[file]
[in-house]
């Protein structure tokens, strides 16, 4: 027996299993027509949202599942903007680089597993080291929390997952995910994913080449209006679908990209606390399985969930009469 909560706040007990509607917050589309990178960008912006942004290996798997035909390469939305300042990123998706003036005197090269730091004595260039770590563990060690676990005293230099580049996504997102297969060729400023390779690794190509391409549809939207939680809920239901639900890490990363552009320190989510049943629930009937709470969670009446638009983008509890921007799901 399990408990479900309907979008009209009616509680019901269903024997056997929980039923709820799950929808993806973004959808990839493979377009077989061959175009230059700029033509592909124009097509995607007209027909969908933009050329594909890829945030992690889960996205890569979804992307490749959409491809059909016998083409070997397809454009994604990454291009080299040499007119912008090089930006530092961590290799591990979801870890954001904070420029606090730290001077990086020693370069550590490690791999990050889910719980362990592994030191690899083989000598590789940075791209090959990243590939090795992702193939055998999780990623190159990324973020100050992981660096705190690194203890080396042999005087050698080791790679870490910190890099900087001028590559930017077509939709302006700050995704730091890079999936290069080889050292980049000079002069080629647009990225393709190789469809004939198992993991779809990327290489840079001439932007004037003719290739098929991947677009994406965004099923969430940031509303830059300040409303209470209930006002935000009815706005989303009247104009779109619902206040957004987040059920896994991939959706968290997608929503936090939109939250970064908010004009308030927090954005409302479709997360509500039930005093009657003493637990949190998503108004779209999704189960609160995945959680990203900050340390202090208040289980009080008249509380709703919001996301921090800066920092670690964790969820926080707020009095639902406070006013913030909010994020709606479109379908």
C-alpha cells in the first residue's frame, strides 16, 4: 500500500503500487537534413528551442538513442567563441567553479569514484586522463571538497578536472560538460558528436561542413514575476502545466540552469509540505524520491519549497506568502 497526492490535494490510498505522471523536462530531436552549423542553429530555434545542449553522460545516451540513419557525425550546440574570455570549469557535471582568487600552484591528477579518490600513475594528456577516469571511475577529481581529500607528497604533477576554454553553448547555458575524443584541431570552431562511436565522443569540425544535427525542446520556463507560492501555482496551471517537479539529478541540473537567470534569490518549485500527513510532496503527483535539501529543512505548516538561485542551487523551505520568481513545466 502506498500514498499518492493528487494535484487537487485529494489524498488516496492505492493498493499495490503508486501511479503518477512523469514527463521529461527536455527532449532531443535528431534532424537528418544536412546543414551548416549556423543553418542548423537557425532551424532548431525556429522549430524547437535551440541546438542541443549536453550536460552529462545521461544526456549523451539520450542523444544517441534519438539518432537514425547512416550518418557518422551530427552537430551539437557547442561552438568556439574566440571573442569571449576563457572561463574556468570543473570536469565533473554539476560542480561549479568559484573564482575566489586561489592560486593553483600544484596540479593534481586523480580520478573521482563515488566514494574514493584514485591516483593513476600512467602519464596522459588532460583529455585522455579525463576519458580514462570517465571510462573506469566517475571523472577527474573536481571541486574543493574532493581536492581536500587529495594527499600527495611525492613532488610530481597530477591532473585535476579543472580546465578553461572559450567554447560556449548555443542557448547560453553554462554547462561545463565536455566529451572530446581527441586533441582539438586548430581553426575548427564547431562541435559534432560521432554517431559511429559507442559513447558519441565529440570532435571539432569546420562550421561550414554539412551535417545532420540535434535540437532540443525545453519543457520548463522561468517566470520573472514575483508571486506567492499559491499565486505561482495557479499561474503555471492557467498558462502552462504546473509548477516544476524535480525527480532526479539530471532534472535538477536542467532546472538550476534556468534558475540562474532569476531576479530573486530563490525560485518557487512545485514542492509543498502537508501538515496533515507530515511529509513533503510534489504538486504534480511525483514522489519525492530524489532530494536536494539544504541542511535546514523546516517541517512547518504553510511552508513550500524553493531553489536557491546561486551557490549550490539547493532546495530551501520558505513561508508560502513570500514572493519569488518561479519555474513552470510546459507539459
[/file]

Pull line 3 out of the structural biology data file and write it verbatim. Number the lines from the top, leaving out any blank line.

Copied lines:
C-alpha cells in the first residue's frame, strides 16, 4: 500500500503500487537534413528551442538513442567563441567553479569514484586522463571538497578536472560538460558528436561542413514575476502545466540552469509540505524520491519549497506568502 497526492490535494490510498505522471523536462530531436552549423542553429530555434545542449553522460545516451540513419557525425550546440574570455570549469557535471582568487600552484591528477579518490600513475594528456577516469571511475577529481581529500607528497604533477576554454553553448547555458575524443584541431570552431562511436565522443569540425544535427525542446520556463507560492501555482496551471517537479539529478541540473537567470534569490518549485500527513510532496503527483535539501529543512505548516538561485542551487523551505520568481513545466 502506498500514498499518492493528487494535484487537487485529494489524498488516496492505492493498493499495490503508486501511479503518477512523469514527463521529461527536455527532449532531443535528431534532424537528418544536412546543414551548416549556423543553418542548423537557425532551424532548431525556429522549430524547437535551440541546438542541443549536453550536460552529462545521461544526456549523451539520450542523444544517441534519438539518432537514425547512416550518418557518422551530427552537430551539437557547442561552438568556439574566440571573442569571449576563457572561463574556468570543473570536469565533473554539476560542480561549479568559484573564482575566489586561489592560486593553483600544484596540479593534481586523480580520478573521482563515488566514494574514493584514485591516483593513476600512467602519464596522459588532460583529455585522455579525463576519458580514462570517465571510462573506469566517475571523472577527474573536481571541486574543493574532493581536492581536500587529495594527499600527495611525492613532488610530481597530477591532473585535476579543472580546465578553461572559450567554447560556449548555443542557448547560453553554462554547462561545463565536455566529451572530446581527441586533441582539438586548430581553426575548427564547431562541435559534432560521432554517431559511429559507442559513447558519441565529440570532435571539432569546420562550421561550414554539412551535417545532420540535434535540437532540443525545453519543457520548463522561468517566470520573472514575483508571486506567492499559491499565486505561482495557479499561474503555471492557467498558462502552462504546473509548477516544476524535480525527480532526479539530471532534472535538477536542467532546472538550476534556468534558475540562474532569476531576479530573486530563490525560485518557487512545485514542492509543498502537508501538515496533515507530515511529509513533503510534489504538486504534480511525483514522489519525492530524489532530494536536494539544504541542511535546514523546516517541517512547518504553510511552508513550500524553493531553489536557491546561486551557490549550490539547493532546495530551501520558505513561508508560502513570500514572493519569488518561479519555474513552470510546459507539459